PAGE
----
At this comment several of the ladies gasped so I added, “Not to worry, I have a snakebite kit in my backpack.” This seemed to offer little assurance.

Then one of the two single ladies – I’d say she was about 80 and looked strangely familiar – said to me, “Young man, have you ever been noodling?”

At this everybody commenced to talking about how they’d seen those swamp boys on TV noodling for giant catfish.

“Well, yes, as a matter of fact I did go noodling one time down in Louisiana. I didn’t have much luck at it, but the fellow I was with told me the story of how it came to be called noodling. Would you like to hear it?” There was a general nodding of heads so I took on a Southern drawl and began.

“One day three fellers were out fish’n when one of em hooked onto a big ol’ forty-somethin’ pound catfish. Well, it got away from him so he jumped in and rassled with it for a while then rammed his arm down its throat clear to his elbow, raised it plum up out of the water and threw it in the boat. One of the other fellers shouted, ‘Land sakes Clem, you’ve done lost yur noodles’, and the other added, “Dad-blamed if he ain’t a noodling fool’, and then that same feller jumped in the water and sure-nuff caught him an even bigger catfish the same way. When they got home their buddies asked how they’d caught such big catfish, and they just laughed and said they’d gone noodling. And that’s how it came to be called noodling.”

There was a bit of chuckling then one of the other ladies asked, “What are those knobby things sticking up out of the water around the Cyprus trees?”

“Those knobs are part of the root system of the tree and they’re called knees,” I explained. “Interesting you should ask because that same fellow down in Louisiana told me how those knobs came to be called knees.”

Again taking on a Sothern drawl I continued, “Noodlin’ with a catfish is one thing but rasslin’ an alligator is something else. One time a feller by the name of Cy took to rasslin’ a gator in some deep water by a Cyprus tree just about like where we’re sittin’ right now. Well that gator got the best of Cy and after ‘bout five minutes there warn’t nothin’ left of Cy cept his knees stick’n up out of the water, just like those Cyprus knobs. The fellers with Cy were too scared to pull his knees out of the water but from then on whenever they passed by that spot they’d say, ‘Look, there’s old Cy’s knees still stickin’ up out of the water.’ And that’s how Cyprus knobs come to be called knees.”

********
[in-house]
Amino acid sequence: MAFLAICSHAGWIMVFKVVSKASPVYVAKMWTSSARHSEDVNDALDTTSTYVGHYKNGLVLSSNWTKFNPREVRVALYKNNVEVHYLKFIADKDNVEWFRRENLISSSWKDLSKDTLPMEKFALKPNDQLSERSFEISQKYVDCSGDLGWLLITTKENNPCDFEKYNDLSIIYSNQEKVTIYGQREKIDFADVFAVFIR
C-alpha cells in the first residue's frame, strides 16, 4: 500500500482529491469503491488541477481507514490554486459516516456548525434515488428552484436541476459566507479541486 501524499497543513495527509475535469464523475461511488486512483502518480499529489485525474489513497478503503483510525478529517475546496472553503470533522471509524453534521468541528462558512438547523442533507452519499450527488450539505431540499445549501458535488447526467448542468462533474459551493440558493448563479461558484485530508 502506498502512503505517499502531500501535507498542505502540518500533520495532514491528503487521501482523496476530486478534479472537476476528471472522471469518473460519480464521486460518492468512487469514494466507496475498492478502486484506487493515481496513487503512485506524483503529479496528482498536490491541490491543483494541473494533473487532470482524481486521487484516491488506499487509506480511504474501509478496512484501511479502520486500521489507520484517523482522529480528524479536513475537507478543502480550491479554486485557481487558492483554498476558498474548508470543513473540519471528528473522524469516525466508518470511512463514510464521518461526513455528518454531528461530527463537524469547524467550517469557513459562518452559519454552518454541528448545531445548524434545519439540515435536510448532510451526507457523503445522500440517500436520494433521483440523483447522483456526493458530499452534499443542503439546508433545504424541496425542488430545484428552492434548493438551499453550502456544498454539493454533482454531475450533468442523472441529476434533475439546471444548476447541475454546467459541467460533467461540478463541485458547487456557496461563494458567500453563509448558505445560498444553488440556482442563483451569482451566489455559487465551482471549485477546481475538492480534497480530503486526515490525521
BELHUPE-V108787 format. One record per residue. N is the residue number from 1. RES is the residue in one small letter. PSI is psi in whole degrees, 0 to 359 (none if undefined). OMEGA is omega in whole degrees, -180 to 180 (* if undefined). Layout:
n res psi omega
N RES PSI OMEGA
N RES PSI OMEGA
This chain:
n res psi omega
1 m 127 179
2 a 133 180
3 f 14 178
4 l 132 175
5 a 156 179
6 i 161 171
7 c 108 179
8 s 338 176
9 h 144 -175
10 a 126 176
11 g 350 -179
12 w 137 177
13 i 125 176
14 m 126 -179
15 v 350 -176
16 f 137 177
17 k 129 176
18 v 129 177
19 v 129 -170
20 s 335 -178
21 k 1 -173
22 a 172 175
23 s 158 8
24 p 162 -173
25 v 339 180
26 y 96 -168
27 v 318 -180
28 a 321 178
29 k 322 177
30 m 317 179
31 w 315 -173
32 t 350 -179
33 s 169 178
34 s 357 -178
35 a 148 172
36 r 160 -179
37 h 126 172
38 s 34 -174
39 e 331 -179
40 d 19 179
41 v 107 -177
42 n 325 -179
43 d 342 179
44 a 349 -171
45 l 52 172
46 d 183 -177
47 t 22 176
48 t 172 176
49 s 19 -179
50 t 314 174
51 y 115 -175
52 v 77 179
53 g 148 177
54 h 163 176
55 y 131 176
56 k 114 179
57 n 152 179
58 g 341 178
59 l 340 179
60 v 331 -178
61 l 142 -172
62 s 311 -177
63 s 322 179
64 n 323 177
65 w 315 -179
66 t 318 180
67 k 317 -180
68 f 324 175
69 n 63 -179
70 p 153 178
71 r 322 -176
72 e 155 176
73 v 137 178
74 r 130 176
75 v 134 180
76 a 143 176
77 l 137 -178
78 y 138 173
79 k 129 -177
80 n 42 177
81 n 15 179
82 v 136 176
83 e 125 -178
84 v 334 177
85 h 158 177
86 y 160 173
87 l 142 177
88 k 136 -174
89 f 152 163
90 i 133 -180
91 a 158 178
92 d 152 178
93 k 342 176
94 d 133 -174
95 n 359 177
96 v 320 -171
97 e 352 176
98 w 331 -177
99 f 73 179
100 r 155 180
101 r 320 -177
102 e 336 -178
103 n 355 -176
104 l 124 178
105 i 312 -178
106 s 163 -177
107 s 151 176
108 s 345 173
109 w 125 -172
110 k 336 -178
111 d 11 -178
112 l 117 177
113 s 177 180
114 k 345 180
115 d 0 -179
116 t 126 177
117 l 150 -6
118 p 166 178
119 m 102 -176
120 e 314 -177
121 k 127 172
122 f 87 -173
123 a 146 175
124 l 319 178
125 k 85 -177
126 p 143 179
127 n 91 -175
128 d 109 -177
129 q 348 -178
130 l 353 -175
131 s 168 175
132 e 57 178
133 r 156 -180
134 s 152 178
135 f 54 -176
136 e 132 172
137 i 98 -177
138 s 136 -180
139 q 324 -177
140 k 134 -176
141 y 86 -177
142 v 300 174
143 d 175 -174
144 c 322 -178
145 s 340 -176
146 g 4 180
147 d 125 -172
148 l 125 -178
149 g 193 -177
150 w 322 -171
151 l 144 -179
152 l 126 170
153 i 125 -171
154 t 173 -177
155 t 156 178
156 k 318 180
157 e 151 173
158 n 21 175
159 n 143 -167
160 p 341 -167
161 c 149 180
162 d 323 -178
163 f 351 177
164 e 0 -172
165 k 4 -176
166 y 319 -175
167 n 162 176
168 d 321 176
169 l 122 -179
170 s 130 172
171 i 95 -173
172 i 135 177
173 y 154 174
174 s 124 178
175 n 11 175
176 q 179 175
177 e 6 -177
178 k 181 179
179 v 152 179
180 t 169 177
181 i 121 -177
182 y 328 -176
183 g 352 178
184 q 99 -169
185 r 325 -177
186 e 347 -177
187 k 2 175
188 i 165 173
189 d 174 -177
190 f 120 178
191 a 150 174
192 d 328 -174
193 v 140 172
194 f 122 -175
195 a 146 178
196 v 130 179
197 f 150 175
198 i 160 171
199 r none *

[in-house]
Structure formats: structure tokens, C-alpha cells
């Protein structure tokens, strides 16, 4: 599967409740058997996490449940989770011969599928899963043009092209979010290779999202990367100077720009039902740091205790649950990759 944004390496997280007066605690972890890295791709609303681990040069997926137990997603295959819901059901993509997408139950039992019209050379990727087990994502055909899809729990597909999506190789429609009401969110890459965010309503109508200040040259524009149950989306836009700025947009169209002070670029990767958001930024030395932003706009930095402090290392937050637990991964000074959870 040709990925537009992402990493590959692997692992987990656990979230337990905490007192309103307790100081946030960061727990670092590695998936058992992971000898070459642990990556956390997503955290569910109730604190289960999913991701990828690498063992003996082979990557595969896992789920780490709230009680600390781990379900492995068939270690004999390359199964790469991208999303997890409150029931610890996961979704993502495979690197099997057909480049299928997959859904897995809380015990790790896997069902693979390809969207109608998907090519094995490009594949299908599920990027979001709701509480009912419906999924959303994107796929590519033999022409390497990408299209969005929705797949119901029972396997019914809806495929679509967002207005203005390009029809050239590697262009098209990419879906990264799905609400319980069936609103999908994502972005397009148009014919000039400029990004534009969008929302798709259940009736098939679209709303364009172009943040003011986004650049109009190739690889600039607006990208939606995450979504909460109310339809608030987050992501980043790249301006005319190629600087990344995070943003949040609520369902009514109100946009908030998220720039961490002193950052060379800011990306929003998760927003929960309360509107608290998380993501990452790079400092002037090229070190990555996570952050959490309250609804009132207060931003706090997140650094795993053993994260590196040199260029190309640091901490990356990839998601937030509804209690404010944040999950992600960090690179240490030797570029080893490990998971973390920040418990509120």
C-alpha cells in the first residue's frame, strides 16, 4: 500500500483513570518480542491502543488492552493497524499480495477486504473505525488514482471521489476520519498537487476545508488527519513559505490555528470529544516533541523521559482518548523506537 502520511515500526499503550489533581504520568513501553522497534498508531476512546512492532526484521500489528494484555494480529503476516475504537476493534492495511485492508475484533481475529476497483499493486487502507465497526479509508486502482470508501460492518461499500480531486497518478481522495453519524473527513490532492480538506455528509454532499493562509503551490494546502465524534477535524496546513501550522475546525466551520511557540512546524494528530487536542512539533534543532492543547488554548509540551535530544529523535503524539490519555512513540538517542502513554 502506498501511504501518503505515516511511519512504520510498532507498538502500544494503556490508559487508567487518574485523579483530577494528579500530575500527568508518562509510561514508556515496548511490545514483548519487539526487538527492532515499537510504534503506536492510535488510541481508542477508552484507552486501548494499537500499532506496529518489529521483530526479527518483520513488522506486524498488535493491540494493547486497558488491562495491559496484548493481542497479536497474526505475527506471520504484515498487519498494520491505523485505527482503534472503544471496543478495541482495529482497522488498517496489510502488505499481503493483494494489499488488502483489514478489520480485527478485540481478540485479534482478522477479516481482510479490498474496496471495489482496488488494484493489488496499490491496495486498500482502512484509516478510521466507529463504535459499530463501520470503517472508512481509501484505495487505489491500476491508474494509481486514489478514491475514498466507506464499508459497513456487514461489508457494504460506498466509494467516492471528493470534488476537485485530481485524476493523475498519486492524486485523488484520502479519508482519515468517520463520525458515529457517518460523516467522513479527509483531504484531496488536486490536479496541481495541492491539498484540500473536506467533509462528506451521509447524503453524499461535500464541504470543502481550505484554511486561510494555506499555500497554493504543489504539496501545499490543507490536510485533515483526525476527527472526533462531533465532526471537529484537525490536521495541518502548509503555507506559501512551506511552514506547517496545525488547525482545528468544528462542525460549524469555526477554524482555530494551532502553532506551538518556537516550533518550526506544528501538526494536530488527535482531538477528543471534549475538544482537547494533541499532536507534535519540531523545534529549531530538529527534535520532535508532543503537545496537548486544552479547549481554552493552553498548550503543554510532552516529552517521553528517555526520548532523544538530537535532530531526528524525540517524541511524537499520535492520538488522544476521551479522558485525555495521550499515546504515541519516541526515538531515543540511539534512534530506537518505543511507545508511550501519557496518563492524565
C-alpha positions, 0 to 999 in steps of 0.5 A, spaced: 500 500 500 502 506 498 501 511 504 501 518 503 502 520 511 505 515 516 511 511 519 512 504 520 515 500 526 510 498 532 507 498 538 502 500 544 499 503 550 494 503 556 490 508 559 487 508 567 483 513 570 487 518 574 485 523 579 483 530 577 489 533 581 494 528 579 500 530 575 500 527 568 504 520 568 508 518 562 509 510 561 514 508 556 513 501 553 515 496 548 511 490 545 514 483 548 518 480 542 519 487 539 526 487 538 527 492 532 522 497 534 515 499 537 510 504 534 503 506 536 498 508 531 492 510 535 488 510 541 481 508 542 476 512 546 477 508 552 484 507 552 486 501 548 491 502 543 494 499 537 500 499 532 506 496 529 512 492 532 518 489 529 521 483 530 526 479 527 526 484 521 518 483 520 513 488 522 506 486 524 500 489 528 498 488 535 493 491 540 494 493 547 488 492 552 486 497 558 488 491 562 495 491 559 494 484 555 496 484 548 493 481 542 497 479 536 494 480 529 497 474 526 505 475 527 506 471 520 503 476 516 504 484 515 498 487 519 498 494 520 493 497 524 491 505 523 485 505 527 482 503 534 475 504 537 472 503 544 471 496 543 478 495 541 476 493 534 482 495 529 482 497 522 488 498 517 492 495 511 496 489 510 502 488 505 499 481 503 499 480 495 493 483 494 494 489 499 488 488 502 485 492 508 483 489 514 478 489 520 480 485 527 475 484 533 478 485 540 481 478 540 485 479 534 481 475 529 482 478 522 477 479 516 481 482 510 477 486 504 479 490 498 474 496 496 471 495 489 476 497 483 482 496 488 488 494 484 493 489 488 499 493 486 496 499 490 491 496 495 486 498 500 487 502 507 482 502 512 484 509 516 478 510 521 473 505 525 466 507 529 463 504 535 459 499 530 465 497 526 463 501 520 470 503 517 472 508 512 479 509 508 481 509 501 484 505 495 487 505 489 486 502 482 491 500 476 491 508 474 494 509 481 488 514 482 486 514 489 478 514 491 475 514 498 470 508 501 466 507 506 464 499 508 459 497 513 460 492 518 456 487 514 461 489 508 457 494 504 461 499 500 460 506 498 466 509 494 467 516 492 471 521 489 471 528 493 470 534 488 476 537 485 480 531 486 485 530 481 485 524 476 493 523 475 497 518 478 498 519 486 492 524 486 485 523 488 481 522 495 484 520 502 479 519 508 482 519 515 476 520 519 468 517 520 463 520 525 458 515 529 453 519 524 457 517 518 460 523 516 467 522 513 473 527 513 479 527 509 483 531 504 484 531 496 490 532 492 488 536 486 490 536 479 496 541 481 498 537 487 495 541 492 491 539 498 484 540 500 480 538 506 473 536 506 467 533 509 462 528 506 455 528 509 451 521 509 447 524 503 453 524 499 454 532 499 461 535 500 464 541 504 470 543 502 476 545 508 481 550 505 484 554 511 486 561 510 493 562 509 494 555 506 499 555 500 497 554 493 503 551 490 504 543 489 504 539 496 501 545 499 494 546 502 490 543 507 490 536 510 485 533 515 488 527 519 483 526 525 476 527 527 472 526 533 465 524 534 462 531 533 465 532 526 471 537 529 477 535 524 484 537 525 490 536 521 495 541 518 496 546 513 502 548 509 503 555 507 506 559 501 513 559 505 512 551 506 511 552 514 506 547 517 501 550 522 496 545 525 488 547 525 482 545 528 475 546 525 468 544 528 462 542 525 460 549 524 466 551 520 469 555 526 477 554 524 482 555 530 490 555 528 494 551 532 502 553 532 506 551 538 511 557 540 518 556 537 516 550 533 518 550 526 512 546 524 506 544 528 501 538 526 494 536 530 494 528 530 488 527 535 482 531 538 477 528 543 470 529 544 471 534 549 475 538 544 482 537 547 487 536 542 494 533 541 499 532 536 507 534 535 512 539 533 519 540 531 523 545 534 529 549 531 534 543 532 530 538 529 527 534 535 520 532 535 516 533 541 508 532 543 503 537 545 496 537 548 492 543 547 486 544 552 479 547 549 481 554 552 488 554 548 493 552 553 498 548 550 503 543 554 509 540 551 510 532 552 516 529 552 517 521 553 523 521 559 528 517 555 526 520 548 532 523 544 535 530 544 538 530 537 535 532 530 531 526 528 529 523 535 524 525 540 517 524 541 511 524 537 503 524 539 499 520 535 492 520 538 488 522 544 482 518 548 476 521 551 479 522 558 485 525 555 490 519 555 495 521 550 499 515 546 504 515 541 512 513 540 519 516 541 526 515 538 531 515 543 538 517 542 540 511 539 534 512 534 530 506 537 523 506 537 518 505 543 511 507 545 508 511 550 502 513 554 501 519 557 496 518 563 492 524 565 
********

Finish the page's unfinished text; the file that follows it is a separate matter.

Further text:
The morning had slipped by and it was time to turn the flatboat around and head back to the dock. As I did so we heard a thunderous pounding sound in a big Tupelo tree a little distance ahead, and the older lady, the one that looked familiar, said, “That sure sounds like the drilling of an Ivory-Billed Woodpecker to me.” Of course this stirred some enormous excitement and several folks stood up for a look causing the boat to sway just a little. They sat down quickly and everyone started grabbing for their cameras and binoculars while I steadied the boat with the steering pole.

Cameras clicked furiously and someone exclaimed, “Look, I think that’s him,” but we weren’t close enough to confirm if it was truly an Ivory-Billed or just a large Pileated. After a minute or two the woodpecker flew off and we headed back to the dock.

As we disembarked, I said to the older lady that spotted the woodpecker, “Ma’am, you look awfully familiar. If you don’t mind my asking, what is your name?”

“I’m Jane Goodall,” she replied, and this is my friend, Charlene Darwin. We’re on sabbatical for a few months and thought it would be nice to spend a few weeks in this area.” Then she added, “I enjoyed your stories. You’re a fine naturalist.”

Now that’s a compliment I’ll always cherish.

George Brown is a freelance writer and novice naturalist. He lives in Jackson Township.